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Review: 2010 Volkswagen Touareg Hybrid

Here are four sneak peeks in one: the Volkswagen Touareg in these pictures hides a new hybrid system that will be offered not only in a brand-new Touareg to be launched at the Frankfurt auto show in September, but also in the new Porsche Panamera and Cayenne and - mated to a smaller gasoline engine - in the Audi Q5.

VW's first hybrid might be late, but it's good. On the internal-combustion side is a 3.0-liter supercharged V-6 from the new Audi S4 that makes 333 hp and 325 lb-ft of torque. With the help of an AC motor powered by nickel-metal-hydride batteries, total system power is impressive, at about 370 hp and 405 lb-ft. The electric motor can propel the car unassisted for more than a mile and at speeds of up to 30 mph. Both motors apply force to the same driveshaft; a disengagement clutch allows the gasoline engine to be shut off at speeds of up to 90 mph, cutting highway fuel consumption. An eight-speed automatic transmission provides the broad range of ratios needed to achieve the Touareg's 26-mpg efficiency target and maintain a 7700-pound towing capacity.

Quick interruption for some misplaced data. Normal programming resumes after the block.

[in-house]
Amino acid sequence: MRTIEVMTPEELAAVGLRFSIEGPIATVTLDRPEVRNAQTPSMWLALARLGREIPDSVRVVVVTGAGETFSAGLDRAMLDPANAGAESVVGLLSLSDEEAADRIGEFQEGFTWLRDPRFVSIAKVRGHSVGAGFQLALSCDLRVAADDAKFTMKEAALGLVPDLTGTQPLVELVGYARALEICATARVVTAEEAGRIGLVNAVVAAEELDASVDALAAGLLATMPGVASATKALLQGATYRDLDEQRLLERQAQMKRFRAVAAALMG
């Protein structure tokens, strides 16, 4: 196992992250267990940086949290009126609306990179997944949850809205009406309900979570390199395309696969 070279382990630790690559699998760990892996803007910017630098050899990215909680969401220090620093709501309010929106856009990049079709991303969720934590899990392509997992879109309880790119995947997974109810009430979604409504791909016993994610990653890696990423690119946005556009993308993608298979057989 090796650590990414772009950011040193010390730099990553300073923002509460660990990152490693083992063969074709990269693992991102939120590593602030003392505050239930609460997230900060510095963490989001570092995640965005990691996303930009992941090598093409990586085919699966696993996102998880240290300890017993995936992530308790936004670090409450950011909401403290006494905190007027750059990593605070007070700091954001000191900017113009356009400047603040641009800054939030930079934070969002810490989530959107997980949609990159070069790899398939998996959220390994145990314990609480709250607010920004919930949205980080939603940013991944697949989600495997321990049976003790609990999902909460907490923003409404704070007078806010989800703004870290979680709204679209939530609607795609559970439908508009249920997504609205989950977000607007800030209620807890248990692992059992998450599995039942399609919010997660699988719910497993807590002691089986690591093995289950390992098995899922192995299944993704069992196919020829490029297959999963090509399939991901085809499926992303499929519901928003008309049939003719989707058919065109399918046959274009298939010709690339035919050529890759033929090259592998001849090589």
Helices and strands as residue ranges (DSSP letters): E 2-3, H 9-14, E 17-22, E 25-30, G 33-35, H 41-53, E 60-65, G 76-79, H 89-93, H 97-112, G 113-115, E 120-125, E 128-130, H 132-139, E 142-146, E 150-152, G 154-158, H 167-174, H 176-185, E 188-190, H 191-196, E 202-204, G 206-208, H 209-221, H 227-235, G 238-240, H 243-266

IT'S A MEAN GREEN MACHINE: Despite weighing about 5300 pounds, this Touareg prototype bolts off the line, hitting 60 mph in just 6.8 seconds; expect the lighter Panamera to improve substantially on that performance. Our only criticism is a lack of progressive feel from the regenerative brakes, but we suspect Porsche in particular will have fixed that by the time this system makes its way into production.

2011 Volkswagen NMS

VW is replacing the Passat with a new mid-size sedan, presently known only as the, um, New Mid-size Sedan. A sketch released by the automaker suggests that the final product, due in 2011, will be more chiseled than current VWs, but the NMS is sized specifically for the U.S. market. Engine offerings will include both direct-injection gasoline and turbo-diesel models, mated to either a six-speed dual-clutch automatic or a six-speed manual. The NMS will be produced in Tennessee at VW's new factory, which is currently under construction.

2011 Volkswagen Jetta Arriving in late 2010 as a 2011 model, the sixth-generation Jetta is, for the first time, not a direct descendant of the Golf. The new, better-looking sedan will have a killer base price, made possible by reverting to a torsion-beam rear axle on the lowest trim levels.

2012 Volkswagen Polo The Volk from Wolfsburg want to bring us the tiny Polo in the form of a four-door sedan or as a slightly larger and taller version of the European Polo hatchback. Expect a 105-hp, 1.2-liter turbocharged I-4 and a base price of $13,000 to give the Honda Fit something to worry about.